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McCrory pushes manufacturing jobs, says outlook good for SENC

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WILMINGTON, NC (WWAY) -- North Carolina's economy continues to try and bounce back from the great recession. Now Gov. Pat McCrory is pushing a sort of back-to-the-future approach by focusing on manufacturing jobs.

McCrory says manufacturing is key to our economic recovery. The question, though, is where are those jobs for our community?

Caterpillar.

Mitsubishi.

Continental Tire.

All big manufacturers who said thanks, but no thanks, after considering building factories in southeastern North Carolina. In the meantime, plants like Coty and DAK Americas have closed up shop.

But as the governor proclaimed Manufacturing Day in North Carolina during a visit to Cape Fear Community College Friday, he said industry does have interest in our area, especially with changes coming to the Port of Wilmington.

"We think the port and manufacturing have a great connection," McCrory said.

Rep. Rick Catlin (R-20th District) says jobs, though, won't arrive overnight or likely in one big chunk.

"I don't know that you'll see the big ones. I think you'll see a lot of small ones, which is just as good," Catlin said.

Some smaller firms have added jobs recently in the region, and while he would not talk specifics, McCrory hinted there are some larger firms considering the Cape Fear. The governor also pointed to plans for a wood pellet facility and needed refrigeration at the port and changing attitude among product makers.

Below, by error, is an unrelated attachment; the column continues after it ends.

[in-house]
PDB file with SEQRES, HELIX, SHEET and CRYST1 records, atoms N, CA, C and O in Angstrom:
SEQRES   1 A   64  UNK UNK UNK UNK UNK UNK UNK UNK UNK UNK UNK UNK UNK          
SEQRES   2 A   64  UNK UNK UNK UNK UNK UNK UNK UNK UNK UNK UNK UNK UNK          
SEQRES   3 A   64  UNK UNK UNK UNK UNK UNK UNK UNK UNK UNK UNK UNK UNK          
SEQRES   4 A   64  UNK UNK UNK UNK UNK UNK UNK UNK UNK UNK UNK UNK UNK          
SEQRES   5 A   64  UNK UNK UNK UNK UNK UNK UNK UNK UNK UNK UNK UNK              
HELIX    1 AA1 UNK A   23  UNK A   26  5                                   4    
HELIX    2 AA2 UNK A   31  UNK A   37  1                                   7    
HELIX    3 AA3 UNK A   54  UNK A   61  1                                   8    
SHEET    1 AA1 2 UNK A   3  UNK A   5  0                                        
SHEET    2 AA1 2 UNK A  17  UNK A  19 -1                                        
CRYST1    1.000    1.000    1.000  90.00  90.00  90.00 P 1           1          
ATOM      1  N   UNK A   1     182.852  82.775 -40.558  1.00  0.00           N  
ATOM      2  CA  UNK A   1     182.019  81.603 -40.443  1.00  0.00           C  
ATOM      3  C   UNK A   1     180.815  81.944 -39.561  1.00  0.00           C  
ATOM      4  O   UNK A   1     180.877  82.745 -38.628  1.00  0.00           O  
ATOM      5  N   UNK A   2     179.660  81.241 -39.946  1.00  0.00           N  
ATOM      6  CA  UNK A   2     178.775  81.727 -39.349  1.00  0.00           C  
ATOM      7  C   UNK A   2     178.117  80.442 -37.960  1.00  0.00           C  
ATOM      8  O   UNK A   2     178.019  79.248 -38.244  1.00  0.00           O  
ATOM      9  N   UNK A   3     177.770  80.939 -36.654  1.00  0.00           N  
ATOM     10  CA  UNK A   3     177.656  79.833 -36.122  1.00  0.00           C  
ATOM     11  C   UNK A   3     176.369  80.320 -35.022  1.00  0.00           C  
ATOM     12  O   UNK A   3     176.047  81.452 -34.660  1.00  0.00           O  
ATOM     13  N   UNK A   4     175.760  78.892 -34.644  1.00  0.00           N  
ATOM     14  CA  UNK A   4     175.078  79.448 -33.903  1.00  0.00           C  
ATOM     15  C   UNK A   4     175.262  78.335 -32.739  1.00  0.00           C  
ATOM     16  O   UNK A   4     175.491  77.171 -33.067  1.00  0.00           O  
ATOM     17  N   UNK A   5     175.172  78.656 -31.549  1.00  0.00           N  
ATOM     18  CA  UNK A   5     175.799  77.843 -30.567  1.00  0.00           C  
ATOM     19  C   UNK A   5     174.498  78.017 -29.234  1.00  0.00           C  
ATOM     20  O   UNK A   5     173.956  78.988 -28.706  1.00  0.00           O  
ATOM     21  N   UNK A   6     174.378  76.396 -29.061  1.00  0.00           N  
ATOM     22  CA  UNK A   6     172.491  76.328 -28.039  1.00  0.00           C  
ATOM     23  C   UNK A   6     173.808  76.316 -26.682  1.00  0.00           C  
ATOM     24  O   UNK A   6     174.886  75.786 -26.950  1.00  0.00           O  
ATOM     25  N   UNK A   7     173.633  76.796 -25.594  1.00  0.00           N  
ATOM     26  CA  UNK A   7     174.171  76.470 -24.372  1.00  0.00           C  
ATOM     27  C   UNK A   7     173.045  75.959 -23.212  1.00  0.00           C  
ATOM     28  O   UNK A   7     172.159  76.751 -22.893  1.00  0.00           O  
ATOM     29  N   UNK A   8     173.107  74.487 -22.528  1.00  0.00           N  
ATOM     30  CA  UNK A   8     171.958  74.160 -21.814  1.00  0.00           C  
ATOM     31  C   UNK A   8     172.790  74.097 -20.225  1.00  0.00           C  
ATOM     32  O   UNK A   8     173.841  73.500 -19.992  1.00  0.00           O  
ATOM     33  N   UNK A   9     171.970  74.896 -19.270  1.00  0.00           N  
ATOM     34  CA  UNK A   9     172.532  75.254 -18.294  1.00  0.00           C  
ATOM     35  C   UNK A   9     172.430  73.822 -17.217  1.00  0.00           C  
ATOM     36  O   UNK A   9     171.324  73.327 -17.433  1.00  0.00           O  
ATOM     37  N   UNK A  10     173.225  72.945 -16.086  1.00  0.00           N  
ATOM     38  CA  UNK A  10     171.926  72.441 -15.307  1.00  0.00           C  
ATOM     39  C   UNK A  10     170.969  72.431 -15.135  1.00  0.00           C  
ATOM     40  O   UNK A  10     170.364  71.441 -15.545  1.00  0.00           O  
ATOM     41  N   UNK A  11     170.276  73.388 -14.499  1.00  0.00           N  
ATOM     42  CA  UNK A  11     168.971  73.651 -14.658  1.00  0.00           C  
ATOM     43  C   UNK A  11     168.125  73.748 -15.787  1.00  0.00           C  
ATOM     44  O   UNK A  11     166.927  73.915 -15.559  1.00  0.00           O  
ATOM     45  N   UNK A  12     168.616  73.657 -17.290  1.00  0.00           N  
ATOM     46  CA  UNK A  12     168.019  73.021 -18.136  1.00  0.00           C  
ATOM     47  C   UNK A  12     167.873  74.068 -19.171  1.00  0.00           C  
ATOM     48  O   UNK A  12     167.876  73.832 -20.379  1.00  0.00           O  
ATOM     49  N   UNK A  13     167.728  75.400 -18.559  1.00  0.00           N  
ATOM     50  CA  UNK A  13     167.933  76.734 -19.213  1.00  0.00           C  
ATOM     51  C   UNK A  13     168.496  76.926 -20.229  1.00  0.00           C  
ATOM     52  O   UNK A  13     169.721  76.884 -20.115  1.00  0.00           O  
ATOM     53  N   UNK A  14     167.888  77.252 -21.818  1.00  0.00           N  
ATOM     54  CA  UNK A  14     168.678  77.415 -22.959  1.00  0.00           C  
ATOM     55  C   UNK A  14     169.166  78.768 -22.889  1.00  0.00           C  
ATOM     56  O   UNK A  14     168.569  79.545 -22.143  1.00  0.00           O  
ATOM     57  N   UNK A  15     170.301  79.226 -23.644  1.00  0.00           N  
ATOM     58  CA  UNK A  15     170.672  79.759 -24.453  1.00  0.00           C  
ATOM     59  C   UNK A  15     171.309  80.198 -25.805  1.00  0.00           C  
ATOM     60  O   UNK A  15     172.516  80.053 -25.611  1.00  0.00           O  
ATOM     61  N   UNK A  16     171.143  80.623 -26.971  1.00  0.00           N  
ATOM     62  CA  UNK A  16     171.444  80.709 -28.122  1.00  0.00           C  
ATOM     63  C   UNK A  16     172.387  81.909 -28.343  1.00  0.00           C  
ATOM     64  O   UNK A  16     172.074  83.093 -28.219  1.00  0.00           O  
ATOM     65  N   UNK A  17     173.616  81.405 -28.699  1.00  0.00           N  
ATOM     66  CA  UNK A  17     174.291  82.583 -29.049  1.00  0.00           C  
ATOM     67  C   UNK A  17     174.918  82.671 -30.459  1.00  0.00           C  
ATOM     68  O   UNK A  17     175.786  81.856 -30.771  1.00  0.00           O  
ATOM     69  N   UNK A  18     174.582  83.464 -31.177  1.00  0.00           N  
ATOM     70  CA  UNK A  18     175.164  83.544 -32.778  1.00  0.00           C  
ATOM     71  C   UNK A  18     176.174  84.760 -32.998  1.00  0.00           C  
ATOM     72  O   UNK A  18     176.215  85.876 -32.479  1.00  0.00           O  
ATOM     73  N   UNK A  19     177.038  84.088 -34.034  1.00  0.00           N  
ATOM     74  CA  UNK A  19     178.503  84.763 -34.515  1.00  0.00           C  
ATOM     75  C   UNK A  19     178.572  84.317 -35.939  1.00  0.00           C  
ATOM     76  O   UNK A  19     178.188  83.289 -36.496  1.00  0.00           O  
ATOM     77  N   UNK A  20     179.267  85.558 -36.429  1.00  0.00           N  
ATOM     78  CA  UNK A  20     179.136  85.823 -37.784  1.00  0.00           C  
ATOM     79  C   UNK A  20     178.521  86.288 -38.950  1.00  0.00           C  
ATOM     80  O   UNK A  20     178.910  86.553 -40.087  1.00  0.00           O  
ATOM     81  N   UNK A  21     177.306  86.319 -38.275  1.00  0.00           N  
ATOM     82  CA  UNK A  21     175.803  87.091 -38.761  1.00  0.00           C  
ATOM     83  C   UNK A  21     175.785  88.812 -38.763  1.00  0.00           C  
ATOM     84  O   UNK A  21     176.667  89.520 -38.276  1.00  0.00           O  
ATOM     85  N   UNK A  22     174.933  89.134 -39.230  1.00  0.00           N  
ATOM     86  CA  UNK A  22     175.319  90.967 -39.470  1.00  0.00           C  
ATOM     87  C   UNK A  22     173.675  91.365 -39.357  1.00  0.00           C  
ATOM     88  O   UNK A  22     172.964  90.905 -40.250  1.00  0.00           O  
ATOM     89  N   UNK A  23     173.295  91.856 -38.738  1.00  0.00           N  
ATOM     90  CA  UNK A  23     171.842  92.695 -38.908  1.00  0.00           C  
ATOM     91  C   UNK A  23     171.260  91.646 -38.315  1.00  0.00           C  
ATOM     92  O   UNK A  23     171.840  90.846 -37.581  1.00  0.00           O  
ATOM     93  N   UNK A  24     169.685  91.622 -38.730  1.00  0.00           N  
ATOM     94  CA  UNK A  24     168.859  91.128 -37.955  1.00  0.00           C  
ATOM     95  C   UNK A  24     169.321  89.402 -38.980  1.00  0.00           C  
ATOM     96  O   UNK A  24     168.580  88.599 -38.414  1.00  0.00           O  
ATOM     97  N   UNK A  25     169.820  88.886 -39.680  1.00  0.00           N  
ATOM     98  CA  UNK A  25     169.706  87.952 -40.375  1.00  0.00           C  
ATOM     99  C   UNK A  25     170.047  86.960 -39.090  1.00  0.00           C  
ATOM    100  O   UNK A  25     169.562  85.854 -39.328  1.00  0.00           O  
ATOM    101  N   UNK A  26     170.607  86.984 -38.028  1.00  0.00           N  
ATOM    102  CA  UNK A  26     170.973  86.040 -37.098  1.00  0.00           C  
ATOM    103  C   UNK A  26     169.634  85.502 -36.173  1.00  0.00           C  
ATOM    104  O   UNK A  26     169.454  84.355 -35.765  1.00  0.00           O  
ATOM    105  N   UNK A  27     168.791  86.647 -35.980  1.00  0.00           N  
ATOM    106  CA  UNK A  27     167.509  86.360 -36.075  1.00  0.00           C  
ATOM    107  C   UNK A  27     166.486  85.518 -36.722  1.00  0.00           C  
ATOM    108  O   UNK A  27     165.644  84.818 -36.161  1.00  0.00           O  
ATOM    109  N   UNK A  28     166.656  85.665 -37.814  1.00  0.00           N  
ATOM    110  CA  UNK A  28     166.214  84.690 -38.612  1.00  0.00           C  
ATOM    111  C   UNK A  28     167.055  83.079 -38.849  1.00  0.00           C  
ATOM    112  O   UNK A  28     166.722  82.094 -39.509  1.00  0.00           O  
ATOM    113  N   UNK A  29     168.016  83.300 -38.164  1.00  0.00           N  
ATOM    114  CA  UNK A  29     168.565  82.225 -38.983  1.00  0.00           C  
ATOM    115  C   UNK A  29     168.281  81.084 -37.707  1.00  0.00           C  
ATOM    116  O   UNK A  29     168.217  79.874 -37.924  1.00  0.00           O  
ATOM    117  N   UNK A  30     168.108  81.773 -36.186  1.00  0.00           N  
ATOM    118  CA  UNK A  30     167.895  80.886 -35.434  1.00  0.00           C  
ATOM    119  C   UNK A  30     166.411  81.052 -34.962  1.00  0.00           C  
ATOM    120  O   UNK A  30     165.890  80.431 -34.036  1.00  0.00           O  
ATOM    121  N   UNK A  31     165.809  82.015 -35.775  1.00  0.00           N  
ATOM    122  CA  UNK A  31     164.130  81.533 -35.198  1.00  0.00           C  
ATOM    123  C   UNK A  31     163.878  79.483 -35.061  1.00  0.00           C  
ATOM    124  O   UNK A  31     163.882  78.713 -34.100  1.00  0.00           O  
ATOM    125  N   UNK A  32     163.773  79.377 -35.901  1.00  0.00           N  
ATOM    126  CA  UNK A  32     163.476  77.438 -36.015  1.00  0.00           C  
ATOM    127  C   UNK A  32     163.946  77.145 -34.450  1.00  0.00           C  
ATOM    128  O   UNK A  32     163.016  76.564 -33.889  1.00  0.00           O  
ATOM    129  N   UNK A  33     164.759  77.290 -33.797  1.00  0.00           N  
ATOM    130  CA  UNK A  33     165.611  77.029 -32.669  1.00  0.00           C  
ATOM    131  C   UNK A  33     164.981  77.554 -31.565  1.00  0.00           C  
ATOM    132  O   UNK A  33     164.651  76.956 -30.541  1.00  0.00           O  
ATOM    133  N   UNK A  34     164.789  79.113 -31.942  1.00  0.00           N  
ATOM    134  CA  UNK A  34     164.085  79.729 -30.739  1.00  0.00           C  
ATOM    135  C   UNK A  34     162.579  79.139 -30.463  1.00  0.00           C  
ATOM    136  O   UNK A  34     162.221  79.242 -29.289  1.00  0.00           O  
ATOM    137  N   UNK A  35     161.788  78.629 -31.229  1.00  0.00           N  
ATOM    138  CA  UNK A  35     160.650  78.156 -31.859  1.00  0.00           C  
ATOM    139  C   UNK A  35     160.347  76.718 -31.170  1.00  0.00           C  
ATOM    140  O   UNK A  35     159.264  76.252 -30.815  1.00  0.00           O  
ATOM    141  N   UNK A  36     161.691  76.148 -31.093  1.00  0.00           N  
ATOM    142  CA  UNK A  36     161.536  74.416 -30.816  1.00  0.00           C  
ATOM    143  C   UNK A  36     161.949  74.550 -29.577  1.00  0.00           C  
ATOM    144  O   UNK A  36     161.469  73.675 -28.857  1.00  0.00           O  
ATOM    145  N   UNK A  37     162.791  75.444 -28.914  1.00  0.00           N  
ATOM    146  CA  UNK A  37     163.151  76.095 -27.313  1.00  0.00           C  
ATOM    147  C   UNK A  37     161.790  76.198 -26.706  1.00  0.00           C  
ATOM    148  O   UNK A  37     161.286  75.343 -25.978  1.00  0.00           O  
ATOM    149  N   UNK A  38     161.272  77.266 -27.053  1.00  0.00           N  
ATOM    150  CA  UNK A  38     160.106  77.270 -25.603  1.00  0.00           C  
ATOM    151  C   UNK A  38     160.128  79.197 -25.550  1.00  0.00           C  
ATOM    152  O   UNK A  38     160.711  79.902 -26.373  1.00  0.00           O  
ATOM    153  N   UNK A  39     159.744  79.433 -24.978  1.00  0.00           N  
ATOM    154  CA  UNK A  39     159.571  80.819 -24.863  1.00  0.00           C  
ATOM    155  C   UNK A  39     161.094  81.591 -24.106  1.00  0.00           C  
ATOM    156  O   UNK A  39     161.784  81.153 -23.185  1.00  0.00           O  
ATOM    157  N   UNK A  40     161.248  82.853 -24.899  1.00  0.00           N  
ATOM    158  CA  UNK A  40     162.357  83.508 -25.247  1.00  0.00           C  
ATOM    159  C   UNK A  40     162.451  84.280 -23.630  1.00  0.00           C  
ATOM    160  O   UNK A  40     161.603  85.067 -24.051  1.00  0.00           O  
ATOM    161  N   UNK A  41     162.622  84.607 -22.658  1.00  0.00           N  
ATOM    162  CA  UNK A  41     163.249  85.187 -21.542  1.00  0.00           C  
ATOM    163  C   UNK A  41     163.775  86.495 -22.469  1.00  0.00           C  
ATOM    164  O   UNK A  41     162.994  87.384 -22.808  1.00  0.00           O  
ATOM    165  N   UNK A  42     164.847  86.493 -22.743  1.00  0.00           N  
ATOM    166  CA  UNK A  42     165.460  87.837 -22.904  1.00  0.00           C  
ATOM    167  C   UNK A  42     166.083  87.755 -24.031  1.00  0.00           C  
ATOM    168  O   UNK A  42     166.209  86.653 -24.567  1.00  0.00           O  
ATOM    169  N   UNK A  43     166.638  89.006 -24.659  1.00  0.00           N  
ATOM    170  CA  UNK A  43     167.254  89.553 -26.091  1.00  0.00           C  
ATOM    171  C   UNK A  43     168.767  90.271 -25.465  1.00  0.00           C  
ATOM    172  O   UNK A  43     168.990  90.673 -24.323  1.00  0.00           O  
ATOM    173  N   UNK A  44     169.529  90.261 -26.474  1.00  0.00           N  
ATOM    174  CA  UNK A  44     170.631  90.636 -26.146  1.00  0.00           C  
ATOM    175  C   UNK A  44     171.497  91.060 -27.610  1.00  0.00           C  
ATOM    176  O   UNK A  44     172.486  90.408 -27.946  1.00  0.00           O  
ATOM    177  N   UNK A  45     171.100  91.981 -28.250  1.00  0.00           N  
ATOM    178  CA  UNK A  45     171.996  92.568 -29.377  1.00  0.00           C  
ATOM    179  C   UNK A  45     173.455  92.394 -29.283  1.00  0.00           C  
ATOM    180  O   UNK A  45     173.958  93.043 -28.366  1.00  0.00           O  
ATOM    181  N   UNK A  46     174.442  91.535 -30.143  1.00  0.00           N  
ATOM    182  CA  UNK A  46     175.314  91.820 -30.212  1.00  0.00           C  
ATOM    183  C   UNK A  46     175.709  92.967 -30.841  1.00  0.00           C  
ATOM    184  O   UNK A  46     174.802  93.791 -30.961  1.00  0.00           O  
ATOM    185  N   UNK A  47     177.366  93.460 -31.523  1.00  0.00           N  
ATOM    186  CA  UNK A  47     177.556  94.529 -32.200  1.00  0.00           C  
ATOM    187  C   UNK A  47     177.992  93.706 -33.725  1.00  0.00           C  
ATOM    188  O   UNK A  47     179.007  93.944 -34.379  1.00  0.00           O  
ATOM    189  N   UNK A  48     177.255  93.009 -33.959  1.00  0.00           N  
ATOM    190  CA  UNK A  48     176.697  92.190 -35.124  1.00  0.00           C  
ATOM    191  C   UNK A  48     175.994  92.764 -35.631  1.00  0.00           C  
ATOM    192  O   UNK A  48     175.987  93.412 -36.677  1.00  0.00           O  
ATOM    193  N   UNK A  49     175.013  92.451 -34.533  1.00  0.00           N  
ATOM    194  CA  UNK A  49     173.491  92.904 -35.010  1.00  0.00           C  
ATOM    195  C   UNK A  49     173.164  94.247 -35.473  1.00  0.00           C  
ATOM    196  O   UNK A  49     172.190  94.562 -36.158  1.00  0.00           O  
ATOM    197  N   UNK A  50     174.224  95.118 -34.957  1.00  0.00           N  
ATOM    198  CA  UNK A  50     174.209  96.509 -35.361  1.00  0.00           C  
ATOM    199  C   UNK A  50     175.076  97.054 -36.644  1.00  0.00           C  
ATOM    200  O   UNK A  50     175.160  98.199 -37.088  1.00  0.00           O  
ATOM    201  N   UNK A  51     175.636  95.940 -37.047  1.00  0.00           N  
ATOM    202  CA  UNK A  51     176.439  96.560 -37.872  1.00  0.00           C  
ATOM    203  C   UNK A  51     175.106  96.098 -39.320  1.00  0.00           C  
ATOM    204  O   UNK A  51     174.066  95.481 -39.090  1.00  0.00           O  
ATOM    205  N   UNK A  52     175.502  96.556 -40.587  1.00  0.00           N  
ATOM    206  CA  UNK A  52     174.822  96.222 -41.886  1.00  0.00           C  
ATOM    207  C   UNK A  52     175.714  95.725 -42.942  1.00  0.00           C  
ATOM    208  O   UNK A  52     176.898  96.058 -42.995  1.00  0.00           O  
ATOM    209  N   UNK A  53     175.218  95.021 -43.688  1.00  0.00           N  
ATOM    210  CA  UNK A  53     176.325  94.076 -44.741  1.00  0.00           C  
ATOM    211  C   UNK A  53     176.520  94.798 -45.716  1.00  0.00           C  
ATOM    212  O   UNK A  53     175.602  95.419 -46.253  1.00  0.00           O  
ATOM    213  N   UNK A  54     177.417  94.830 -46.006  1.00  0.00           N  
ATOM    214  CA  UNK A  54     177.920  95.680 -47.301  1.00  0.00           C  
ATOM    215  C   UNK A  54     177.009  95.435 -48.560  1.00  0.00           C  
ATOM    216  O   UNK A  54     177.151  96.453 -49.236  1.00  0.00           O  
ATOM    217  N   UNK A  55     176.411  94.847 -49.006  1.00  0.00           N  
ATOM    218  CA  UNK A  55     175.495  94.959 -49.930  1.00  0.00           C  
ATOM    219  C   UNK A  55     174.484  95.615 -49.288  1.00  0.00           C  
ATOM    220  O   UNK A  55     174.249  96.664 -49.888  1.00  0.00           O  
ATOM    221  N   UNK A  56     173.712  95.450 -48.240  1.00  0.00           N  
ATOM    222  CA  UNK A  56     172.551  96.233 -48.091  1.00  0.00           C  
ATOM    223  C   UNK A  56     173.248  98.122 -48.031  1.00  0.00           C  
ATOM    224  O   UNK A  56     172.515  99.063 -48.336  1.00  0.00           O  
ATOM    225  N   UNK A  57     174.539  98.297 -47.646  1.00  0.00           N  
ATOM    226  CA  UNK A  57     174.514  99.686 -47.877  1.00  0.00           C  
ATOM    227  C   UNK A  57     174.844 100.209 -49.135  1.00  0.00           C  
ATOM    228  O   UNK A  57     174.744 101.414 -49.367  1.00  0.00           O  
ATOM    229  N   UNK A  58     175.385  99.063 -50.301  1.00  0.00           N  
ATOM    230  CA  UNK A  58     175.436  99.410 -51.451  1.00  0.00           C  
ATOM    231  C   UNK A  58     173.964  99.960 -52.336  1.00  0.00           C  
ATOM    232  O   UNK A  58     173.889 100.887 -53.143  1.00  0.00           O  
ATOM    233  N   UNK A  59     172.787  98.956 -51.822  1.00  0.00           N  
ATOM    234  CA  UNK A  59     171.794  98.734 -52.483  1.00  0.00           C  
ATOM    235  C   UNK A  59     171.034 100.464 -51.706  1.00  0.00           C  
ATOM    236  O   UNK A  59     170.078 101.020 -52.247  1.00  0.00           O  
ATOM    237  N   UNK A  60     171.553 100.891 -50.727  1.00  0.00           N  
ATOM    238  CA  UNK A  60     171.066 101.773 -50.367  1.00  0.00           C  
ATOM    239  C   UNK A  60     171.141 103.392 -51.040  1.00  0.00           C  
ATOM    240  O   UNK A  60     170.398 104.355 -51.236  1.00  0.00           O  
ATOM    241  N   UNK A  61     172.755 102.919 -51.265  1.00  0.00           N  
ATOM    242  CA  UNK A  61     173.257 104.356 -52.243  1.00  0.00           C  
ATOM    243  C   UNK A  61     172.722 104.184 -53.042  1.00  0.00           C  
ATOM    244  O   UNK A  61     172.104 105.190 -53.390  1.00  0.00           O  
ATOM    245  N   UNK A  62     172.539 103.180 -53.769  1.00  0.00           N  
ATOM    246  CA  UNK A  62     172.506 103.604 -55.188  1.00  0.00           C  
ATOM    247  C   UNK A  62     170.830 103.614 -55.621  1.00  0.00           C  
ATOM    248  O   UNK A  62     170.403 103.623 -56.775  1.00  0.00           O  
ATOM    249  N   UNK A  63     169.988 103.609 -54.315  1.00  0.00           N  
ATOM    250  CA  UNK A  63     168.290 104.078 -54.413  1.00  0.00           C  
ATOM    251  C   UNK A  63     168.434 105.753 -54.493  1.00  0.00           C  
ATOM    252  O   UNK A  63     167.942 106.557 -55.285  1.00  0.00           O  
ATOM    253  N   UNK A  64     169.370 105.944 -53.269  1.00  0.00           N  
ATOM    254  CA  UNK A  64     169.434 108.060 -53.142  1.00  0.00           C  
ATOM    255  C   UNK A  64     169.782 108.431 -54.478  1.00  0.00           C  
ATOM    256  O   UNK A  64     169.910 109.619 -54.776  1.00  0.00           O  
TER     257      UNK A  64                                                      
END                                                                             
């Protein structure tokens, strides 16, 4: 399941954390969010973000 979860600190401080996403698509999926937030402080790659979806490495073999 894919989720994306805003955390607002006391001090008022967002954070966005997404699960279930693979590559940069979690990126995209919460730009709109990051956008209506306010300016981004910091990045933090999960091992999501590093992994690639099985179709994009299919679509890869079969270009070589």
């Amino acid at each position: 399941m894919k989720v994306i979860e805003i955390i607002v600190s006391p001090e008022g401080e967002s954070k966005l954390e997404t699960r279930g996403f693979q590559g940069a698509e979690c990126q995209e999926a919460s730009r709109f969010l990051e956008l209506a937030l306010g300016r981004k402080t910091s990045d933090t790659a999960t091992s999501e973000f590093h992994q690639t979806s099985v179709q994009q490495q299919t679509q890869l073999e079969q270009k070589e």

"Now as manufacturing turns back to the United States, they want to be close to the highways and to the ports that are needed to distribute their products across the United States and across the world, and Wilmington is a perfect location," he said.

The governor says he hopes to unveil a new, 25-year infrastructure and transportation plan early next year.

McCrory and Commerce Secretary Sharon Decker spent today making economic development announcements across the state. In all they announced the creation of about 370 jobs. None of them are in our area.

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But what will these jobs pay...

The problem with the current manufacturing jobs around here is that they do not pay what the ones that are being lost paid. I know three men who lost jobs between DAK & another company that is shutting down soon. All three quickly found that they were facing a 40-50 percent pay cut to take a local job. They looked to another state in the US and found similar jobs to the ones they have in NC that paid 40-50 percent more than they were making here, cost of living is lower & no state income taxes. That was an easy decision to make.

There are jobs to be had in the US - you just have to be willing to look for them.